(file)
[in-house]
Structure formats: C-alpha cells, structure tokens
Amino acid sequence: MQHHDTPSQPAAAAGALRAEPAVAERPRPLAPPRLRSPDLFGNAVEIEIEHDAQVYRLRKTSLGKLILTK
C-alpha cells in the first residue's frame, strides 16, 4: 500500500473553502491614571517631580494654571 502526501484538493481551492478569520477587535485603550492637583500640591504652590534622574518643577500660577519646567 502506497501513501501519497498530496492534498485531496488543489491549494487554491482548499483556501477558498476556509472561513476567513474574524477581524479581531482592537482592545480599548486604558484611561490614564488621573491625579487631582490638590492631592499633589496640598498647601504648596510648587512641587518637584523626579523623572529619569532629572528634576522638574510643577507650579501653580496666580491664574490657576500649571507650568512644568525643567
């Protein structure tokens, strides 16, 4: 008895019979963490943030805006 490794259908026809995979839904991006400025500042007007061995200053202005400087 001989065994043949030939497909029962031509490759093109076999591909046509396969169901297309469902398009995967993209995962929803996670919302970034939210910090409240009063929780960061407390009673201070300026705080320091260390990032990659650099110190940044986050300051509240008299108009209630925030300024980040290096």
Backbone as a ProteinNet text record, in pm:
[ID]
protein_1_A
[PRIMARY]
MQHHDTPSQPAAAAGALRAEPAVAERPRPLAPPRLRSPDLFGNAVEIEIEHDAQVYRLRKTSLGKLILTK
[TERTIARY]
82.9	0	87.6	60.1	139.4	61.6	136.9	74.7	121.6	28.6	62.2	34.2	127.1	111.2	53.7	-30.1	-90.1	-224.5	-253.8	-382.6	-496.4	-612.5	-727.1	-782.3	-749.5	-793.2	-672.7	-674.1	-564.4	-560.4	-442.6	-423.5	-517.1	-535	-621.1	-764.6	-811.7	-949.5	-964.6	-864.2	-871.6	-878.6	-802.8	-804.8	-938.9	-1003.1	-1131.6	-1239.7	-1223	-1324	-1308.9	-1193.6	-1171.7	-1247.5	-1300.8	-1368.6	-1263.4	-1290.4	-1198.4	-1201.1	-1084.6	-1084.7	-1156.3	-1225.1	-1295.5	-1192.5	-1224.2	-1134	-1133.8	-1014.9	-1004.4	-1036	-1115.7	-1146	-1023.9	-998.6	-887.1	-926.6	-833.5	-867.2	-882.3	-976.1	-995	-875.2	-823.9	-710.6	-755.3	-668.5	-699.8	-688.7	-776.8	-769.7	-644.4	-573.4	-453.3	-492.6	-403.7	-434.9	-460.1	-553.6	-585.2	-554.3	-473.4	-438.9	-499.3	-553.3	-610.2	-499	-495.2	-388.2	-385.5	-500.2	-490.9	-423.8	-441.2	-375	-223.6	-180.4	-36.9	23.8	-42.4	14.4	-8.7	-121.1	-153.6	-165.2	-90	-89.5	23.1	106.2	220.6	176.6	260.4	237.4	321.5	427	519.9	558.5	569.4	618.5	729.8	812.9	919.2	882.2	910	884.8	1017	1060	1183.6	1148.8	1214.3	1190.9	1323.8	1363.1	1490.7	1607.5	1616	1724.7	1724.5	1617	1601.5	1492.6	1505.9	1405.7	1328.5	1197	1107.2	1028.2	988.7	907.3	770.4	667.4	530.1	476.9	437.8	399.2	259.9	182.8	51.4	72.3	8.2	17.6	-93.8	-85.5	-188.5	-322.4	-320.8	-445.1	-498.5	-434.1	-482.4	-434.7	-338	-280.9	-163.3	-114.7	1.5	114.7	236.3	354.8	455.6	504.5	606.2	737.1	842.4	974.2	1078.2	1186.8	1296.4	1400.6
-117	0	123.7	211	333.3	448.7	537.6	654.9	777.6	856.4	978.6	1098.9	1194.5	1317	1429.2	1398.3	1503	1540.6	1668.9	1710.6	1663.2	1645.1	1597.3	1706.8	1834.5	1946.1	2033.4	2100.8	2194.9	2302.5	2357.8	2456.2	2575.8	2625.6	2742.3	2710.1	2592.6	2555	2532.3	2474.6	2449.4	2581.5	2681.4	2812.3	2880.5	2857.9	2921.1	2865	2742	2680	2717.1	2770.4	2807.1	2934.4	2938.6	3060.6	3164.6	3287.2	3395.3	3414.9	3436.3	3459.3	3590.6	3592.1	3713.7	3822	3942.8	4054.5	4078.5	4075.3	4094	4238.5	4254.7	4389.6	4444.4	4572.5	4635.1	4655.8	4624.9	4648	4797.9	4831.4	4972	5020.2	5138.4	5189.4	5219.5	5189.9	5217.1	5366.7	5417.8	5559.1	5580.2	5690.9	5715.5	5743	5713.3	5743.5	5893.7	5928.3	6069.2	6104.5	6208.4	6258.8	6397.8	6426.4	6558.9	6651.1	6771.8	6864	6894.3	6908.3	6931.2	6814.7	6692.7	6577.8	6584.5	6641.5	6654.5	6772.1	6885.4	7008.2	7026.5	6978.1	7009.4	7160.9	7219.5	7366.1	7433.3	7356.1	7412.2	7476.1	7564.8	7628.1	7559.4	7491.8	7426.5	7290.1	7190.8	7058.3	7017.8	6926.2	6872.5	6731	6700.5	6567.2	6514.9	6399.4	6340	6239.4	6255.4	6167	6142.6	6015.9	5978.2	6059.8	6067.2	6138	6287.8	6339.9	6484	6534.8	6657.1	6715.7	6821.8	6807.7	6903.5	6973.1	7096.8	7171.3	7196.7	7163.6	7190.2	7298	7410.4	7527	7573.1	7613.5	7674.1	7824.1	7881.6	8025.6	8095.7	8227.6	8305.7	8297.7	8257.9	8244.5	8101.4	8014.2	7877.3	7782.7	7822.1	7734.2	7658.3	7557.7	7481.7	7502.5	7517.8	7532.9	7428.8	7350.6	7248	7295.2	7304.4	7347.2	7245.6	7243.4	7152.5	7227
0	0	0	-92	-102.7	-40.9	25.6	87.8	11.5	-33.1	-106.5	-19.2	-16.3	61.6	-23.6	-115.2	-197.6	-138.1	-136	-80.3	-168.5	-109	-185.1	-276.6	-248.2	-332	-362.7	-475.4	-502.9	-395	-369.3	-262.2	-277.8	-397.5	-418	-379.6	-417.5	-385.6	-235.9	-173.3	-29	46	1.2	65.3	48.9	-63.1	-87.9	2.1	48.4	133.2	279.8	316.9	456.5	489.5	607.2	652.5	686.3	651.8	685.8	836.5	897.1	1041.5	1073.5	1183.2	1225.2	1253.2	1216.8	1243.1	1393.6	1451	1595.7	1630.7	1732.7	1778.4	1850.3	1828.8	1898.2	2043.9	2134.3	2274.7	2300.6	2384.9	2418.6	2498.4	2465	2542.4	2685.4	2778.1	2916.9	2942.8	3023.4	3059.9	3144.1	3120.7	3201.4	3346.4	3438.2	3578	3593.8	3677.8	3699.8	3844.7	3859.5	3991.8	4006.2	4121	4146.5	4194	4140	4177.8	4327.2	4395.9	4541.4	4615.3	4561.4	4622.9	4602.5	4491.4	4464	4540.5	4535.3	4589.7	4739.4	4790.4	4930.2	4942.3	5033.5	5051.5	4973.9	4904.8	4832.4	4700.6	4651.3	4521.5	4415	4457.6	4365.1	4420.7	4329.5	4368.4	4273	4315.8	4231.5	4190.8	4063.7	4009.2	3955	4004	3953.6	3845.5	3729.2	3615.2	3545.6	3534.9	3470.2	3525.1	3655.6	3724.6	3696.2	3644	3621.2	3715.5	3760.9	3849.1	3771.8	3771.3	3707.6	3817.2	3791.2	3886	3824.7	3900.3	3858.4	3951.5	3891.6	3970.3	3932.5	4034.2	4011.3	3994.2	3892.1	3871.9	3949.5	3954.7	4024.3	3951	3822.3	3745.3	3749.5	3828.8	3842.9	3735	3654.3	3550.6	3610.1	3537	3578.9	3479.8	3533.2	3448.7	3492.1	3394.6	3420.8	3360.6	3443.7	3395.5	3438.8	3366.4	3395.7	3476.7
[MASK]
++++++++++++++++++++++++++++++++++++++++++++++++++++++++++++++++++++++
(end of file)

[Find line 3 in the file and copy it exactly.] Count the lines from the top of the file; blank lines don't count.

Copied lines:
Amino acid sequence: MQHHDTPSQPAAAAGALRAEPAVAERPRPLAPPRLRSPDLFGNAVEIEIEHDAQVYRLRKTSLGKLILTK